I don't often feel compelled to share my favorite music here, largely because I always feel stupid when talking about music because I don't really think I'm good at articulating WHY I like certain songs, artists or albums. Luckily, this time, The New York Times did it for me.
The National is one of my three favorite artists of the past decade, and this album was very highly anticipated by me; it lived up to the expectations. I really have no idea how likely it is that many of the posters here have heard of them, but if you haven't heard them I recommend with all I have to offer that you do so.
The Times wrote this great review and profile of the band and their newest album that was published this morning, including a stream of the album in question, High Violet. Long, but interesting. I love that they put this really long, thoughtful review and profile up, then accompanied that with the stream so readers unfamiliar with the band could listen immediately and form their own opinions. I often read about a band or album that is made to sound interesting, and then forget to revisit it later when I have time to find some of the relevant music.
This has been a GREAT year for new music (and it's only April!), with loads of my favorite artists releasing new albums that have been excellent. The National's High Violet was easily the one I've anticipated the most, and it more than met my expectations. Great stuff.
I had no idea about this stream, but this is another fantastic album and people should check them out too. The National, the Hold Steady (who, coincidentally, are also from Brooklyn, like the National), and Scottish band Frightened Rabbit are my three favorite bands of the past decade.
I can't imagine this is done to prevent online trading of music, as this in fact just makes it more possible. For example, High Violet leaked on the Internet on Monday, with a very poor quality version being distributed. Today, a higher quality one became available when someone ripped the album off the Times' stream, and it's being distributed all over again.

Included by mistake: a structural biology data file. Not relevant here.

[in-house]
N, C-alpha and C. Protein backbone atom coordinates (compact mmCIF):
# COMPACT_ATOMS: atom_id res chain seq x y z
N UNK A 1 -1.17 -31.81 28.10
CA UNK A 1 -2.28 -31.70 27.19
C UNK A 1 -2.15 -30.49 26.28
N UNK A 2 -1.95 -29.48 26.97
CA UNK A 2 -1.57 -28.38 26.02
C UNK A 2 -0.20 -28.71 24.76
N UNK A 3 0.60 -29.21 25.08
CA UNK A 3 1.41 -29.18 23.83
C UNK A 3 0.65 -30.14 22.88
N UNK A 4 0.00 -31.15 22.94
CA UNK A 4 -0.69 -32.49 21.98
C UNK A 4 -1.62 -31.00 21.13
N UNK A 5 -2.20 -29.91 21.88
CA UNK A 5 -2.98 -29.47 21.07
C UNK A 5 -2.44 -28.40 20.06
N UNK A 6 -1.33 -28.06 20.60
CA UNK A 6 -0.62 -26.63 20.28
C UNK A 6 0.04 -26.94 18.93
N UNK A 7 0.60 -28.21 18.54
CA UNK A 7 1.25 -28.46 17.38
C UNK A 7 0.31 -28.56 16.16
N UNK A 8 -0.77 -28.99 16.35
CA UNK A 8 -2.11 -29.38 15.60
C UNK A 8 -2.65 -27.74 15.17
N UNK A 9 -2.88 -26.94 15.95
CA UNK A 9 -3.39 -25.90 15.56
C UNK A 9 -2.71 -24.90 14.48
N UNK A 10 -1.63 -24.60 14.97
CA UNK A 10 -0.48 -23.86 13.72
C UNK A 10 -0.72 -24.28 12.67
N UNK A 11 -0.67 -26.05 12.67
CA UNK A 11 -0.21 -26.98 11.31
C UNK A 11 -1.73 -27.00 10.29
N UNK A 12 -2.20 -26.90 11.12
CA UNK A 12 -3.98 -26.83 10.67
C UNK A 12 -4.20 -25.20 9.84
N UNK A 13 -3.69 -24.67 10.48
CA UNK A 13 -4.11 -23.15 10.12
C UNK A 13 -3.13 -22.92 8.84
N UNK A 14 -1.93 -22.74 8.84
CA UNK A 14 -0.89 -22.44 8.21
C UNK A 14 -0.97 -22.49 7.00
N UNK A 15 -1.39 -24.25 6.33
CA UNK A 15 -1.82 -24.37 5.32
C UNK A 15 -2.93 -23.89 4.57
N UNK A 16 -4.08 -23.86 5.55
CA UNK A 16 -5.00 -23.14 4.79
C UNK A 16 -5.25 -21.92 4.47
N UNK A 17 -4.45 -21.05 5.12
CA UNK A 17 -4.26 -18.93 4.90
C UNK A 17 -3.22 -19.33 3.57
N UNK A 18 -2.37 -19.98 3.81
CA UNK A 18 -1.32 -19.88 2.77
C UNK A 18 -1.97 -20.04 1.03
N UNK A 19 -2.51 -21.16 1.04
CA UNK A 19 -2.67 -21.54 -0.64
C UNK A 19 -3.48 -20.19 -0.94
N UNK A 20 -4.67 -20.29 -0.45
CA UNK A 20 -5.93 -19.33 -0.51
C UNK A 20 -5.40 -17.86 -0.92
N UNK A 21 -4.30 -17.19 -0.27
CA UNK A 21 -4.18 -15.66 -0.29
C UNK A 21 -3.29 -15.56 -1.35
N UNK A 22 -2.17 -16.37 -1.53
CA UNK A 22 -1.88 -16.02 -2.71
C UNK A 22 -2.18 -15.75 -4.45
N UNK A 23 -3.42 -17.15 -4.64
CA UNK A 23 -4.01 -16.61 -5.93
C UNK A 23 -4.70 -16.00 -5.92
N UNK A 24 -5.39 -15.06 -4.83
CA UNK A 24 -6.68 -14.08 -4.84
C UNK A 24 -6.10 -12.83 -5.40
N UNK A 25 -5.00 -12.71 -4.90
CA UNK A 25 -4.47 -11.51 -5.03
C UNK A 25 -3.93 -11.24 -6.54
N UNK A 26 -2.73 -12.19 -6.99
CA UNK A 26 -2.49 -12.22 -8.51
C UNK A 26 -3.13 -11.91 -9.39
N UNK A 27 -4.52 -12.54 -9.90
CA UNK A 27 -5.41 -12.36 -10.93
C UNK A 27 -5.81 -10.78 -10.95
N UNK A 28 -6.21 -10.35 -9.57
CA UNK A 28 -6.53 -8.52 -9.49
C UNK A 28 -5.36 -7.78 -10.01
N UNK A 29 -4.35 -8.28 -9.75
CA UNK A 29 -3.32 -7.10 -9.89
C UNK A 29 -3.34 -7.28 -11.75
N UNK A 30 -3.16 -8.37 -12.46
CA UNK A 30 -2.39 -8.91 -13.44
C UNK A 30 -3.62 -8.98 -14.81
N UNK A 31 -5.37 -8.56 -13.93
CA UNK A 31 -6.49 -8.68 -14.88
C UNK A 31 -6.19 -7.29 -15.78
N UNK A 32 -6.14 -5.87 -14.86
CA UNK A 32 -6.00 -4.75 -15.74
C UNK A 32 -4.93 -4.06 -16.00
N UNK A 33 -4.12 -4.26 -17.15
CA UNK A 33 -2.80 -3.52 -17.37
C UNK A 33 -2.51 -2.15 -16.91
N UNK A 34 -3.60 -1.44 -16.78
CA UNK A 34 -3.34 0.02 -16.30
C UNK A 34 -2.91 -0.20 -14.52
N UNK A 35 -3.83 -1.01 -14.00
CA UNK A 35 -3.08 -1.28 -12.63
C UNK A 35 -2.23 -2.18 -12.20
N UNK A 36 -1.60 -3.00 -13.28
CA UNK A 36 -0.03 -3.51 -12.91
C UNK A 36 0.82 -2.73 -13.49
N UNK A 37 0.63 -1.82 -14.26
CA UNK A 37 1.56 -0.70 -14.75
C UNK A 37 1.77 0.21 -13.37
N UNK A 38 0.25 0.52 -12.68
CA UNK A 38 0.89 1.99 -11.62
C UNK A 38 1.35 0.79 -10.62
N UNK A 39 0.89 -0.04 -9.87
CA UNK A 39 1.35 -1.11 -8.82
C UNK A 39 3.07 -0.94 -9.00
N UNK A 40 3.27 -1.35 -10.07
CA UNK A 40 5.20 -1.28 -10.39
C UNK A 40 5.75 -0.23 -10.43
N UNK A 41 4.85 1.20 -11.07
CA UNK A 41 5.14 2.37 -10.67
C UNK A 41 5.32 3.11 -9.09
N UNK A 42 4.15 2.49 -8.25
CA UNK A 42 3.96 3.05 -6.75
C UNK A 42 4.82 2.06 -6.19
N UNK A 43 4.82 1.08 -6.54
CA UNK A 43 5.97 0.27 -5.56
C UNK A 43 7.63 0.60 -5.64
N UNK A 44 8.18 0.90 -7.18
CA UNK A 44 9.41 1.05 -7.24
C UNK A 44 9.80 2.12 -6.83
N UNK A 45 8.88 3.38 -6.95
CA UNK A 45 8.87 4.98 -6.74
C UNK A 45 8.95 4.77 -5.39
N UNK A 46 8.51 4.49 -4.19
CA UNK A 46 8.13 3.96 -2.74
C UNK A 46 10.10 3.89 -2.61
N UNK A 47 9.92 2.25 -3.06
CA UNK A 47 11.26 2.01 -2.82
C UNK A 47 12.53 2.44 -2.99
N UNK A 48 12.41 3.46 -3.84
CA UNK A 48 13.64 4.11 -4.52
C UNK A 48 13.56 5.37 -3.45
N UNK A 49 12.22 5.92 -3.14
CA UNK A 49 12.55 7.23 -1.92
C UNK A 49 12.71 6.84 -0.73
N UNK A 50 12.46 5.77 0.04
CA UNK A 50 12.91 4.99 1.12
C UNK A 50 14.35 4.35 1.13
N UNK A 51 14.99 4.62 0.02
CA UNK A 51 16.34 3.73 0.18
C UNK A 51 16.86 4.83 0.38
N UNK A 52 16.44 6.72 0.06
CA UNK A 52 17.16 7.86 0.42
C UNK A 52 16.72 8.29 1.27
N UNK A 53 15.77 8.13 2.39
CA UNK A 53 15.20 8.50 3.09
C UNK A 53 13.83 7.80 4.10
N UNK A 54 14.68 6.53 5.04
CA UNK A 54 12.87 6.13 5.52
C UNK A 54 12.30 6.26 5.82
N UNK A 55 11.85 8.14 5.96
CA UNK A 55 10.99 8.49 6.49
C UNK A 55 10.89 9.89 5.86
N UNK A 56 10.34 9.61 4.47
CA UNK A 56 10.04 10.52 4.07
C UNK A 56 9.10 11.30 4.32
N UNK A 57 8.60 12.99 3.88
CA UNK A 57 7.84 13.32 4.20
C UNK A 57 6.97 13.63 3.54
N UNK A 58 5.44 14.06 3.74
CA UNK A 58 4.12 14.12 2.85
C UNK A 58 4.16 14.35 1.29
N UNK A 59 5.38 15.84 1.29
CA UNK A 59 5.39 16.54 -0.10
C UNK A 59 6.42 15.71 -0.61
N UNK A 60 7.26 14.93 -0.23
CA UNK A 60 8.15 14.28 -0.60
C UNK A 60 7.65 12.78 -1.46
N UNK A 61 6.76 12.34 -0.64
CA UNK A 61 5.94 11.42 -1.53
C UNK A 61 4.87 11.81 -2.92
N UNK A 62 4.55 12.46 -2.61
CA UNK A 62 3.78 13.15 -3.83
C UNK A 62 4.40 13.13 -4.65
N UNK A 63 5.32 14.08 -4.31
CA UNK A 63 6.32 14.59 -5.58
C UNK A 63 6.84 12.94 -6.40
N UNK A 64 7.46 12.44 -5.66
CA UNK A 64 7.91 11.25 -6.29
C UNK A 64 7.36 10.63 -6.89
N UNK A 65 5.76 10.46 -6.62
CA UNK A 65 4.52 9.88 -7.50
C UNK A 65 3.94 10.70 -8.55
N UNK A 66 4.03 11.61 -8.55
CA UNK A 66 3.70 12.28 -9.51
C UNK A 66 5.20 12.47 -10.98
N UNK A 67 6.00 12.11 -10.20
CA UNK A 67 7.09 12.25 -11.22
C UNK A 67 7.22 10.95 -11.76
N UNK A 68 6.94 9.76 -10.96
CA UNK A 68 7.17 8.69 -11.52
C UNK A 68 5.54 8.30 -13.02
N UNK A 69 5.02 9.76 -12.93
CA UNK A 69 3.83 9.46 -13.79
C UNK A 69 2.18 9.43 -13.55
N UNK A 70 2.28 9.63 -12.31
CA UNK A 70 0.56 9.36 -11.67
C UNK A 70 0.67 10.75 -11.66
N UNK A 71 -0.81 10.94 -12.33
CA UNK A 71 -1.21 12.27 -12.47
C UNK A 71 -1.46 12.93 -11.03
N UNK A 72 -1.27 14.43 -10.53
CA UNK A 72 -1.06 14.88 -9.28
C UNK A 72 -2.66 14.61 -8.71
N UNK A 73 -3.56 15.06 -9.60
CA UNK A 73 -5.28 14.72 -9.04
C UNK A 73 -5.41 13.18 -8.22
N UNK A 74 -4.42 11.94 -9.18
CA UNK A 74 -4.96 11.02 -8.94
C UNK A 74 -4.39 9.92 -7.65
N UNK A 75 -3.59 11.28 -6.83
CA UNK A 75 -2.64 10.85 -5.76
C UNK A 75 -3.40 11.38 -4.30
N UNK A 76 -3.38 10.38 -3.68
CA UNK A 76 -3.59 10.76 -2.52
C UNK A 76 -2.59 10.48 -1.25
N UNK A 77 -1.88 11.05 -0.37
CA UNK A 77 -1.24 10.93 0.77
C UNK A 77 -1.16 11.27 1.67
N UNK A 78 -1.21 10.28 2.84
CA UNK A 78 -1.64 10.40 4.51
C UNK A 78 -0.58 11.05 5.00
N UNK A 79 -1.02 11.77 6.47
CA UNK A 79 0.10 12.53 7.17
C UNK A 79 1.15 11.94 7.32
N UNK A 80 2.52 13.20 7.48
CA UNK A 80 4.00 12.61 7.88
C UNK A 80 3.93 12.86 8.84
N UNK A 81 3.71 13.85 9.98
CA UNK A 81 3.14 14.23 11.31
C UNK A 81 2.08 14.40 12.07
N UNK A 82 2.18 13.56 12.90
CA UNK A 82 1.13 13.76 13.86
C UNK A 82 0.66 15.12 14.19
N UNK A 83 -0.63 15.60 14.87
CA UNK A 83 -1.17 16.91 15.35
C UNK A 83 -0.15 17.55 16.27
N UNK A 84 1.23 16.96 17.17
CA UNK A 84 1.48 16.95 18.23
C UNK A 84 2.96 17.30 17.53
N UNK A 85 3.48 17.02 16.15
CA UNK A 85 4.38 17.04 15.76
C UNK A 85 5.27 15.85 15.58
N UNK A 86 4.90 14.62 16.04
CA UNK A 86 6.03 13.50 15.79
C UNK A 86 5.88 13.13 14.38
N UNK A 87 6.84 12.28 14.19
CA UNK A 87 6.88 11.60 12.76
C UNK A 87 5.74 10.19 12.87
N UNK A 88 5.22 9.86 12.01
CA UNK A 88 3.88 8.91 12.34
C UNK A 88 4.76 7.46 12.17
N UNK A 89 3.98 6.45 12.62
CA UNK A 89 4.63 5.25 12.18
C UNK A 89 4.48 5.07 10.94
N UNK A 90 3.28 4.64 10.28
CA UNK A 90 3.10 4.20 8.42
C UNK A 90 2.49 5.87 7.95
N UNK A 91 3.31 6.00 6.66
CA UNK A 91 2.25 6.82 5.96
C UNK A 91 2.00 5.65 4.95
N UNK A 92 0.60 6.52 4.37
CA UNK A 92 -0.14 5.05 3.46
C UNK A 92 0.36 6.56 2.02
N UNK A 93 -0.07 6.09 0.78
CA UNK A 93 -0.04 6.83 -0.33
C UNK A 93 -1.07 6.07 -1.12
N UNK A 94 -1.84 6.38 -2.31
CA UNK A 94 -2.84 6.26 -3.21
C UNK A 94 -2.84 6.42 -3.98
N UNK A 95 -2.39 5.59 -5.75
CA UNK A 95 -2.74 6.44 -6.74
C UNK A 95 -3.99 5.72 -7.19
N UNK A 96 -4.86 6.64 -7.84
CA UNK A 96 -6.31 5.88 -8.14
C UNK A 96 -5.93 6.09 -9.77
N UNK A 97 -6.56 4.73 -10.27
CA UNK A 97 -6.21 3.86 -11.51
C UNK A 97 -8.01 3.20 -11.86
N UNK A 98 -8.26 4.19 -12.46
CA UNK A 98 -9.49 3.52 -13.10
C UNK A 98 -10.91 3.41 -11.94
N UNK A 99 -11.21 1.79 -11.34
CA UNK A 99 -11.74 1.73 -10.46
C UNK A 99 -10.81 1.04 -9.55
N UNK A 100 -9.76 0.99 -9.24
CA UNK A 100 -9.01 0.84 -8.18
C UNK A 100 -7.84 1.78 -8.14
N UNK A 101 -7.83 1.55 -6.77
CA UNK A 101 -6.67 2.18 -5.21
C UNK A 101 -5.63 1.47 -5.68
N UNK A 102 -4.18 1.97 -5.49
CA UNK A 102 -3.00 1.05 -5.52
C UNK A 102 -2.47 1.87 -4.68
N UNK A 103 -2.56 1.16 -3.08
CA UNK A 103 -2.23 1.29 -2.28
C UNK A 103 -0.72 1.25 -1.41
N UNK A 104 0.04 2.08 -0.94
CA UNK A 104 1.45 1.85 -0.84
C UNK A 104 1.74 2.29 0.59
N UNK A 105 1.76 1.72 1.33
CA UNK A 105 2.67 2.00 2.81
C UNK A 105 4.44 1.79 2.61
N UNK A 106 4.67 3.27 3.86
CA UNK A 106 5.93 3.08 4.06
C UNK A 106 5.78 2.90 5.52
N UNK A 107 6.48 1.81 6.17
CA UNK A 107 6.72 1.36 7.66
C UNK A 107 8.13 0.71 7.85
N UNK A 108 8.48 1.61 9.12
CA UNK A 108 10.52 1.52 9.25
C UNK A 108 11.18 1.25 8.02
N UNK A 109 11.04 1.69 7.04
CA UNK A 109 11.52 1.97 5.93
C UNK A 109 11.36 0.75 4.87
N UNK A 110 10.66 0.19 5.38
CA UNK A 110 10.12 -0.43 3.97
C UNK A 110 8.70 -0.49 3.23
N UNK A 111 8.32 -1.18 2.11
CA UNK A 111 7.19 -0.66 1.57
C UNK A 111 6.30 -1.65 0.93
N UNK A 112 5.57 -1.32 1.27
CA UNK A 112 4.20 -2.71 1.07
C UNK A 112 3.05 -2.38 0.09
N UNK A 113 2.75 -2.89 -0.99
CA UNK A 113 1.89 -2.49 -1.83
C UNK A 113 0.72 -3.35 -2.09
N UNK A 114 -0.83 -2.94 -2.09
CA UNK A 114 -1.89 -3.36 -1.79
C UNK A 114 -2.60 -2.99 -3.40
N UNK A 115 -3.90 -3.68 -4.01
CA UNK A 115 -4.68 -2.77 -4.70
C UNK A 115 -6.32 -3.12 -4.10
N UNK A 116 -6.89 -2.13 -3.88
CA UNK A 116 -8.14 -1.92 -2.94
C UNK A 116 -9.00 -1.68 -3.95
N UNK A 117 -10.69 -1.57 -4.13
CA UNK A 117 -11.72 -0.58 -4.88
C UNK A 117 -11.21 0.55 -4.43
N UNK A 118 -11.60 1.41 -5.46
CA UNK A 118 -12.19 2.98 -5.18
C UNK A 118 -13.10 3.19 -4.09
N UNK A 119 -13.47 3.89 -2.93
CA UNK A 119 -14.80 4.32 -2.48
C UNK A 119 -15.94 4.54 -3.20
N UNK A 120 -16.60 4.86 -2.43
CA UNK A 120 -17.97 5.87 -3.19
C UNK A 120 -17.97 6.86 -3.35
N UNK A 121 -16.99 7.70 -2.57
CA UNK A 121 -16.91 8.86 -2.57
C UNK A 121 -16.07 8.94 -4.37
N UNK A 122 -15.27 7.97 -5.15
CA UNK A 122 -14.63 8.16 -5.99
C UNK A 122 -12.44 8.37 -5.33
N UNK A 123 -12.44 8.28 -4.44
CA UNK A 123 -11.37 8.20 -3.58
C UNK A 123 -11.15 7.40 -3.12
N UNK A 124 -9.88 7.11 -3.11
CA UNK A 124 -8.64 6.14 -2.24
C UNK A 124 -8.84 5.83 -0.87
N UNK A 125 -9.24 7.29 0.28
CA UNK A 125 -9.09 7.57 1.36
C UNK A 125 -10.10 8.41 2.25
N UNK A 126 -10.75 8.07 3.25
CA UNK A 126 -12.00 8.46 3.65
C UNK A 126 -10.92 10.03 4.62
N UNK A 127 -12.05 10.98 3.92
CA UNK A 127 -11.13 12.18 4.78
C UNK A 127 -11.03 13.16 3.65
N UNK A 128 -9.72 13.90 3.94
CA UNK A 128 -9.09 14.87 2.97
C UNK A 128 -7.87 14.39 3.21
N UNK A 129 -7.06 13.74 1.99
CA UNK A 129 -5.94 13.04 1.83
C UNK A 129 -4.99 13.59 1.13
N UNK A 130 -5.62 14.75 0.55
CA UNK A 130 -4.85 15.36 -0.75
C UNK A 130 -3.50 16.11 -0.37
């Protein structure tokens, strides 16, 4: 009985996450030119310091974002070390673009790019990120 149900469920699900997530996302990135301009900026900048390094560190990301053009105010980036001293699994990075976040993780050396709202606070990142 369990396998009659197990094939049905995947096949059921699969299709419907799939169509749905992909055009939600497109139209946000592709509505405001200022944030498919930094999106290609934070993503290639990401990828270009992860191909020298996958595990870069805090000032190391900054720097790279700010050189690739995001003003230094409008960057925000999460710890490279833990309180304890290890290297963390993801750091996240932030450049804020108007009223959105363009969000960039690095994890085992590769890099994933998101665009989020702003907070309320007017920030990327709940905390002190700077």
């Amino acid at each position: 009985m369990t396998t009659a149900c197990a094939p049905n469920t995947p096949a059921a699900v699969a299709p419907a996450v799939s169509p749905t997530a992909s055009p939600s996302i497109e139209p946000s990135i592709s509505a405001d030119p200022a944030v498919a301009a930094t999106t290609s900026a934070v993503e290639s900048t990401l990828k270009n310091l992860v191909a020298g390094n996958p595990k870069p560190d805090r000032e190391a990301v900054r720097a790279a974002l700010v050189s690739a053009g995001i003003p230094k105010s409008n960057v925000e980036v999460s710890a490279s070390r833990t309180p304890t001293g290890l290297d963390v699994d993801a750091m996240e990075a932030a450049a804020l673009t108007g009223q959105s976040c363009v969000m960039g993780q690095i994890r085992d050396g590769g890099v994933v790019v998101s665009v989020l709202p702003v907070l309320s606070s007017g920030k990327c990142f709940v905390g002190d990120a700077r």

If I had to guess, it's simply a way to get more exposure out of the media coverage. I've got to imagine there are a bunch of people hearing these bands for the first time on these streams, as the Times and the Guardian are both pretty widely read obviously and neither of these bands has previously enjoyed the kind of mainstream attention those papers have to offer. And allowing the stream is going to result in more listens than simply a written review would.
My quick take (sorry, it's not favorable): The vocalist sounds like he's been drugged or something. There's no emotion to his singing except maybe boredom. The instrumentals are similarly monotonous, though there are high points in many tracks. My musical tastes trend towards the soul, folk, and blues styles, so that's where I'm coming from.
Thanks for sharing though. It'd be cool if others found pieces highlighting some of their favorite little-known bands and posted them. I'm always on the prowl for new music.
Lloyd: When I met Mary, I got that old fashioned romantic feeling, where I'd do anything to bone her. Harry: That's a special feeling.
While we're recommending bands, try Clogs. The National member and collaborator Bryce Dessner and Padma Newsome (respectively), plus two other dudes. They just put out their fourth album (first with vocals), The Creatures in the Garden of Lady Walton. I first heard of them from KCRW's Top Tune podcast (kcrw.com), which posted "Last Song" a few days ago. This song uses someone a wee bit familiar to Dessner and Newsome... uh, National vocalist Matt Berninger.
You wanted the best, you got... the Out of Context Quote of the Week.
"YES. There are so many HIV+ people I'm gonna have sex with now." (JustinShapiro)
Thread ahead: New Music Tuesday (5/11/10): 1335 CDs, Vinyl &c. Next thread: Lise Reviews Free Music Badly - Deep Elm Sampler # 9 "We Dream Alone" Previous thread: Amazon MP3 100 for $5 each and daily deals - April 2010
Sunday 8 Dec 2002 Mary Prankster returns to Boston (area) playing the Kendall Cafe in Cambridge. See what rock n' roll music was meant to be (angry, vulgar, always singing about sex, just plain raunchy). Or find out for yourself at maryprankster.